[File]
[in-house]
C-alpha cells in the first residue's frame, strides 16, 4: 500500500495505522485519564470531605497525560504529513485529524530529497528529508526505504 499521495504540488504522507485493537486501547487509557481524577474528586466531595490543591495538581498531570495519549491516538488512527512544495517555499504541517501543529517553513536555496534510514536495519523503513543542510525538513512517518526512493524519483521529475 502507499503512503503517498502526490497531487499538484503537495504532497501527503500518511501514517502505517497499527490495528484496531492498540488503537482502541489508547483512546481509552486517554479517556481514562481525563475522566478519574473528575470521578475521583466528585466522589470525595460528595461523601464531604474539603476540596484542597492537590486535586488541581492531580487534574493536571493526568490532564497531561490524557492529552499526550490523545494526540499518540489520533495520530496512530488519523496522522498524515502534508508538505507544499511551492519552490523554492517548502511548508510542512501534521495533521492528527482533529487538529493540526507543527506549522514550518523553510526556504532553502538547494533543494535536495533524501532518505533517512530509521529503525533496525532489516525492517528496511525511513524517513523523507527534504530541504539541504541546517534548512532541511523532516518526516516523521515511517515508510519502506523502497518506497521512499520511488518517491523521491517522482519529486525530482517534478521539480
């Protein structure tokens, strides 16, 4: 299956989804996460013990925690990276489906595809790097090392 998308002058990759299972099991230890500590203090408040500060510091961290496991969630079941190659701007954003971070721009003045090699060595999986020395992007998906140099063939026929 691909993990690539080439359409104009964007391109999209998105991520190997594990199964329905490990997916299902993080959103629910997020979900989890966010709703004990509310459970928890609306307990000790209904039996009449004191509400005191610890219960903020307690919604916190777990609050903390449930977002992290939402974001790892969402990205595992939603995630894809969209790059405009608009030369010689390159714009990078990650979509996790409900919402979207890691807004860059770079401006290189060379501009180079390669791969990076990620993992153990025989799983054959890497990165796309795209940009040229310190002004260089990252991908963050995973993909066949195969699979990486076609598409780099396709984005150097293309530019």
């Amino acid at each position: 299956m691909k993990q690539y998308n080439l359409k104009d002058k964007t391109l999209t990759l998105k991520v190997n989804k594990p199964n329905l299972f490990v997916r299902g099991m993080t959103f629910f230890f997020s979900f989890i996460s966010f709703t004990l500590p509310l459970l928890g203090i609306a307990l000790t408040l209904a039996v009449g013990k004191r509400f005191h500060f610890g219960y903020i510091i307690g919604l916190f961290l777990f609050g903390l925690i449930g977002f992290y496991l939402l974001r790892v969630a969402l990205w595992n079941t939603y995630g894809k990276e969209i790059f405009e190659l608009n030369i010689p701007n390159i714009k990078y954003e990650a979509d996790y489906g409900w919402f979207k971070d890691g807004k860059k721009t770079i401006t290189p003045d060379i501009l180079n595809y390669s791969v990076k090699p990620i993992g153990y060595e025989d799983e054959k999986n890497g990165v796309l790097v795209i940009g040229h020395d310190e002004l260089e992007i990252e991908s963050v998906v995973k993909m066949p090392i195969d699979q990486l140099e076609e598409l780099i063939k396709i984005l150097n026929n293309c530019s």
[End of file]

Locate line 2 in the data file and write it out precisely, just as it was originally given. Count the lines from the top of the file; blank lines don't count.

C-alpha cells in the first residue's frame, strides 16, 4: 500500500495505522485519564470531605497525560504529513485529524530529497528529508526505504 499521495504540488504522507485493537486501547487509557481524577474528586466531595490543591495538581498531570495519549491516538488512527512544495517555499504541517501543529517553513536555496534510514536495519523503513543542510525538513512517518526512493524519483521529475 502507499503512503503517498502526490497531487499538484503537495504532497501527503500518511501514517502505517497499527490495528484496531492498540488503537482502541489508547483512546481509552486517554479517556481514562481525563475522566478519574473528575470521578475521583466528585466522589470525595460528595461523601464531604474539603476540596484542597492537590486535586488541581492531580487534574493536571493526568490532564497531561490524557492529552499526550490523545494526540499518540489520533495520530496512530488519523496522522498524515502534508508538505507544499511551492519552490523554492517548502511548508510542512501534521495533521492528527482533529487538529493540526507543527506549522514550518523553510526556504532553502538547494533543494535536495533524501532518505533517512530509521529503525533496525532489516525492517528496511525511513524517513523523507527534504530541504539541504541546517534548512532541511523532516518526516516523521515511517515508510519502506523502497518506497521512499520511488518517491523521491517522482519529486525530482517534478521539480